Will The GOP Debate Mention The "War On Christmas?" No Happy Holidays For These Candidates
On Tuesday night, it'll once again be time for the biggest, weirdest show in American politics. That's right, it's yet another Republican presidential debate! This'll be the fifth full-fledged debate on the GOP side, and the second one hosted by CNN, and it figures to touch on a broad range of topics — after all, a hell of a lot of controversial things have happened and been proposed since the candidates last faced off in Milwaukee in November. But here's a question for you: will the GOP debate mention the "War on Christmas," that annual conservative bugaboo?
If you're much of a political observer, you probably already know the steps to this dance pretty well. First, some entity somewhere — whether it's a politician, a celebrity, a company, or so forth — starts wishing people happy holidays, in recognition of the end of year season, but they don't actually say the word "Christmas," and that inevitably gets some predominantly Christian conservatives all riled up. Or, maybe a town or city hall holiday display just isn't quite to their liking, whether because it incorporates too many faiths, or even secularism as well.
Considering how many conservatives have taken to railing against so-called outrage culture in recent years, it's pretty rich to watch many of the same people get so whipped up over nothing each year. But this year it's been enabled somewhat, thanks both to rhetoric from some major Republican candidates, and the usual focus conservative media outlets bring to bear.
After all, how much fuss is a red Starbucks cup that doesn't say "Merry Christmas," or feature Christmas imagery, really worth? If you're Republican frontrunner Donald Trump, the answer seems to be "a least a little" — he raised the idea of boycotting Starbucks, despite claiming that Trump Tower hosted "one of the most successful" Starbucks locations around, and promised that if he's elected president, everyone will be saying Merry Christmas again.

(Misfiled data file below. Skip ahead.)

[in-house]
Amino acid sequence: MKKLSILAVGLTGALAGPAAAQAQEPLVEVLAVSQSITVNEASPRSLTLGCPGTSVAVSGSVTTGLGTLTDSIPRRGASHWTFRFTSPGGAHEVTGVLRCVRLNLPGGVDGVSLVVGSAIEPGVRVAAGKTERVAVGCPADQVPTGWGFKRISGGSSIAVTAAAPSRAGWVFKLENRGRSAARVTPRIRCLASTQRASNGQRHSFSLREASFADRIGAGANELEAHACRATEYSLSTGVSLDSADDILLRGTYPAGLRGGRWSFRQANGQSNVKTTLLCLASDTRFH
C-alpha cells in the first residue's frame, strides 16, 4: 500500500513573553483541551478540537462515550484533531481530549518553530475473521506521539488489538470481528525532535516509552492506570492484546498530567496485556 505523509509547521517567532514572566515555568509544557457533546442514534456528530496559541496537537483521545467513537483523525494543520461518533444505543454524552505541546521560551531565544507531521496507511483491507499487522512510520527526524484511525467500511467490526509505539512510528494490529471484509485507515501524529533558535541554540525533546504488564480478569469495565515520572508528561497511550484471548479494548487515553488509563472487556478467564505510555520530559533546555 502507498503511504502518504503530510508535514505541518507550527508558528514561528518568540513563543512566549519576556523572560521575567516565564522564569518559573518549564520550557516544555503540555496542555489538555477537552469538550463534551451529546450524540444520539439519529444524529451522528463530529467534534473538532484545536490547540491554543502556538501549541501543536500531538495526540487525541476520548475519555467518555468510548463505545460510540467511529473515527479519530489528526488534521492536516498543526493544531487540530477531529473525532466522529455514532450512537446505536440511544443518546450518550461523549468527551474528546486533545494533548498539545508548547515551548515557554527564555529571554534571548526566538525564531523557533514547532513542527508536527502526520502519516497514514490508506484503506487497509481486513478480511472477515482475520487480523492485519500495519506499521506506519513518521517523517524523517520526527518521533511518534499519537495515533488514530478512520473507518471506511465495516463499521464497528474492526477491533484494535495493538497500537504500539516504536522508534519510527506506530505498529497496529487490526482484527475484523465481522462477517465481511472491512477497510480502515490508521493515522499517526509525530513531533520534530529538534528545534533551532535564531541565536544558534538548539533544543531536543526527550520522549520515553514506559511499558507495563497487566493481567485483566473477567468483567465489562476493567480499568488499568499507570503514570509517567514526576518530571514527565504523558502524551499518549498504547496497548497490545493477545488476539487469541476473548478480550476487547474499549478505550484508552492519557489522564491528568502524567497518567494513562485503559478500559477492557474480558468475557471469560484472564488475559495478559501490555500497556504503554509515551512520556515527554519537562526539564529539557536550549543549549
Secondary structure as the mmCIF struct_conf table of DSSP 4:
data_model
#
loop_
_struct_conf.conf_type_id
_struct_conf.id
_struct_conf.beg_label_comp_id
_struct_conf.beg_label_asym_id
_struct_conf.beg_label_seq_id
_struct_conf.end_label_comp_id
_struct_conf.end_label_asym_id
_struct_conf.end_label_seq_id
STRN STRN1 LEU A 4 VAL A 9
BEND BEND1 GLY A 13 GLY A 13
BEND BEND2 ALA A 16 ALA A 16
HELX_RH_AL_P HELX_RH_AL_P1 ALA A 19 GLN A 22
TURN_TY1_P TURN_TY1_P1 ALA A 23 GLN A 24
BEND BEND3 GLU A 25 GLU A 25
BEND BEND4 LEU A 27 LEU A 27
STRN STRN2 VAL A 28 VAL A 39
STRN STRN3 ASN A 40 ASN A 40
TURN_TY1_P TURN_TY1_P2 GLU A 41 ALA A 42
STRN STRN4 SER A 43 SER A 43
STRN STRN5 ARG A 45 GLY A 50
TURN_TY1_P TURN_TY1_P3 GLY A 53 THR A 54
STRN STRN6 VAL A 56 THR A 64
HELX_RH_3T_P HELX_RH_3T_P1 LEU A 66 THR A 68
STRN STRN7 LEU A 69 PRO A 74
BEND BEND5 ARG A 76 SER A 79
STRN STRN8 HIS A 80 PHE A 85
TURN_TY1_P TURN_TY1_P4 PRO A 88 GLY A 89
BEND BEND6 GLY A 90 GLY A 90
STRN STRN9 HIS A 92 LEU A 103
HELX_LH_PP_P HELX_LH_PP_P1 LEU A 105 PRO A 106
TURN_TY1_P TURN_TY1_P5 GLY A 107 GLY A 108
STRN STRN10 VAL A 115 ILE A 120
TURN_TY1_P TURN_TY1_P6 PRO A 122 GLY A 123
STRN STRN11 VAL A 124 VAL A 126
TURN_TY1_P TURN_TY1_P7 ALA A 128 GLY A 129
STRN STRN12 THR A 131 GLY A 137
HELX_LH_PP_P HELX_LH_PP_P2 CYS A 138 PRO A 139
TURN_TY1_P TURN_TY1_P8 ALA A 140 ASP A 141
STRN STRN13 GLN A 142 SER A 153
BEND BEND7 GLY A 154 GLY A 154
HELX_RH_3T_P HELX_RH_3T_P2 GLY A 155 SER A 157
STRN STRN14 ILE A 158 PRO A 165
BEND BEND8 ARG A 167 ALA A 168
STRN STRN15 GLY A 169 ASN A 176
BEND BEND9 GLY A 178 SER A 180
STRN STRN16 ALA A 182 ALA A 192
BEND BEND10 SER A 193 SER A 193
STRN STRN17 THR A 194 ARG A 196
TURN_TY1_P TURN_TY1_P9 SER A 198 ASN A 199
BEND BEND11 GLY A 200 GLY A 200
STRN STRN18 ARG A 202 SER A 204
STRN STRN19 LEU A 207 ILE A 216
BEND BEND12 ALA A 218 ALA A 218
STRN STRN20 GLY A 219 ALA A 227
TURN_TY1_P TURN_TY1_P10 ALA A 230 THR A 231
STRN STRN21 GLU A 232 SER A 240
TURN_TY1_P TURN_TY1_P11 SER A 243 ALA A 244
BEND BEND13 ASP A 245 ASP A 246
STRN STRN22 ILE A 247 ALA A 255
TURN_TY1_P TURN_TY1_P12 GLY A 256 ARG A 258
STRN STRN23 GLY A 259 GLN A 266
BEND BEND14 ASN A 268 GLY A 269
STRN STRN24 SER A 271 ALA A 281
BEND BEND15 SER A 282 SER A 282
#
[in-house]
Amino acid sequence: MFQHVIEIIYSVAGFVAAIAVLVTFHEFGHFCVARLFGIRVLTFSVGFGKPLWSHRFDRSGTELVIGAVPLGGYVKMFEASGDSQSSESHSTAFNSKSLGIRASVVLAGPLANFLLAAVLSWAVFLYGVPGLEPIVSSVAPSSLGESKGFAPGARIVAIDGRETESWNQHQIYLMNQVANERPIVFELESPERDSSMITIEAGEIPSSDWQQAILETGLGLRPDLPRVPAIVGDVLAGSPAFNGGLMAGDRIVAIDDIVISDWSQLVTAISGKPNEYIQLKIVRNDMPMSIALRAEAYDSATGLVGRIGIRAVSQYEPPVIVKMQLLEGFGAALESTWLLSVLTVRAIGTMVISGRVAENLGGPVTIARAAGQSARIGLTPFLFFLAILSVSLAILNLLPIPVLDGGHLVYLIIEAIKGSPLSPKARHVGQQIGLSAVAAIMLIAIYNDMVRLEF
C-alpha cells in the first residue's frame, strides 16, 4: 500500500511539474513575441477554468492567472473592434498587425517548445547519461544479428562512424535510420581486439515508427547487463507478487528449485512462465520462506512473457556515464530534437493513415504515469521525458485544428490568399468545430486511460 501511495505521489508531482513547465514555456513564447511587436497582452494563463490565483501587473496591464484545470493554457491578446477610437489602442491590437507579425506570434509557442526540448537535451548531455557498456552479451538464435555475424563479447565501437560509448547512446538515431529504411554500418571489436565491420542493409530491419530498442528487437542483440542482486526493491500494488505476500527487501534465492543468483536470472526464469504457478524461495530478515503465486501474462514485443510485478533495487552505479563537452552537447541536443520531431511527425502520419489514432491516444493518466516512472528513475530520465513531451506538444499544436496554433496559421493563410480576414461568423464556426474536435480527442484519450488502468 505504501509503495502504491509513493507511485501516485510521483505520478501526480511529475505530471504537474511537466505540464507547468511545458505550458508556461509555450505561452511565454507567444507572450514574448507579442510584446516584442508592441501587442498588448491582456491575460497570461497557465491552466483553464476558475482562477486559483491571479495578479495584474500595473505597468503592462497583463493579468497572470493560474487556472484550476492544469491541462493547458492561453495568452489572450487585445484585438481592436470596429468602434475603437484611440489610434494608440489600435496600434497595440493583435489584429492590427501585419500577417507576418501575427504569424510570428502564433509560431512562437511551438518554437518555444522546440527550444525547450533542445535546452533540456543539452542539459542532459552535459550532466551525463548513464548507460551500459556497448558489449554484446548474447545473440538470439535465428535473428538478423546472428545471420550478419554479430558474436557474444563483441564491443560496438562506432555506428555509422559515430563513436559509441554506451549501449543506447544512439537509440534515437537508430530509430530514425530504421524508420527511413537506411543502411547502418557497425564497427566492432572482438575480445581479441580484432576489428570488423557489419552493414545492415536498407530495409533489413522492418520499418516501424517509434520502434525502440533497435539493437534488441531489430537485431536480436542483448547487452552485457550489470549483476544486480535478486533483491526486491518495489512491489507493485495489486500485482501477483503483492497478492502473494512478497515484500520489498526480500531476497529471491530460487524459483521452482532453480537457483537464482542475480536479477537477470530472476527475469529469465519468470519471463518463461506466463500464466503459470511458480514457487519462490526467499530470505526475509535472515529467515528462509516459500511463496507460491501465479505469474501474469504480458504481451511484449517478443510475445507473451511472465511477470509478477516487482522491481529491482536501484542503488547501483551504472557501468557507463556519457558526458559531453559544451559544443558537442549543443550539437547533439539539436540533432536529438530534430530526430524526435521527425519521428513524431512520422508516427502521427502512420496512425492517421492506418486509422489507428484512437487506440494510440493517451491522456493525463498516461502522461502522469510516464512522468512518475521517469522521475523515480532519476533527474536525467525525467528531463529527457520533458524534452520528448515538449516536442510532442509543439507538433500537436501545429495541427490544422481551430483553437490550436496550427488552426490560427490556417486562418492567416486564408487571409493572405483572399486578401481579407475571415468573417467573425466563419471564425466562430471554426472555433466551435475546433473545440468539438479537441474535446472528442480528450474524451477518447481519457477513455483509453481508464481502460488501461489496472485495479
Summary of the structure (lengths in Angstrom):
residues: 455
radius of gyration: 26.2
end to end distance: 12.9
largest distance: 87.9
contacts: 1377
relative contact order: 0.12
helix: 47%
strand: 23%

But even beyond the ostensible frontrunner, there are many Republican candidates — folks like former Arkansas Gov. Mike Huckabee and Texas Sen. Ted Cruz, for example — for whom questions on the War on Christmas would be pretty perfectly tee'd up. These two have most strenuously run on a religious freedom platform, and they're sure to take any opportunity to grouse about secular culture.
It'd be just the sort of question you'd suspect the Republican National Committee would be happy to hear, as well. The last two debates have been pretty vivid demonstrations of what the Republican Party does and doesn't want from its debates — namely, they want open-ended questions on areas of shared agreement between the candidates, not pointed questions designed to stoke intra-party divisions like the third CNBC-hosted debate had. If CNN decides to float some questions on the so-called War on Christmas, it should be well-received by the candidates and the party apparatus alike.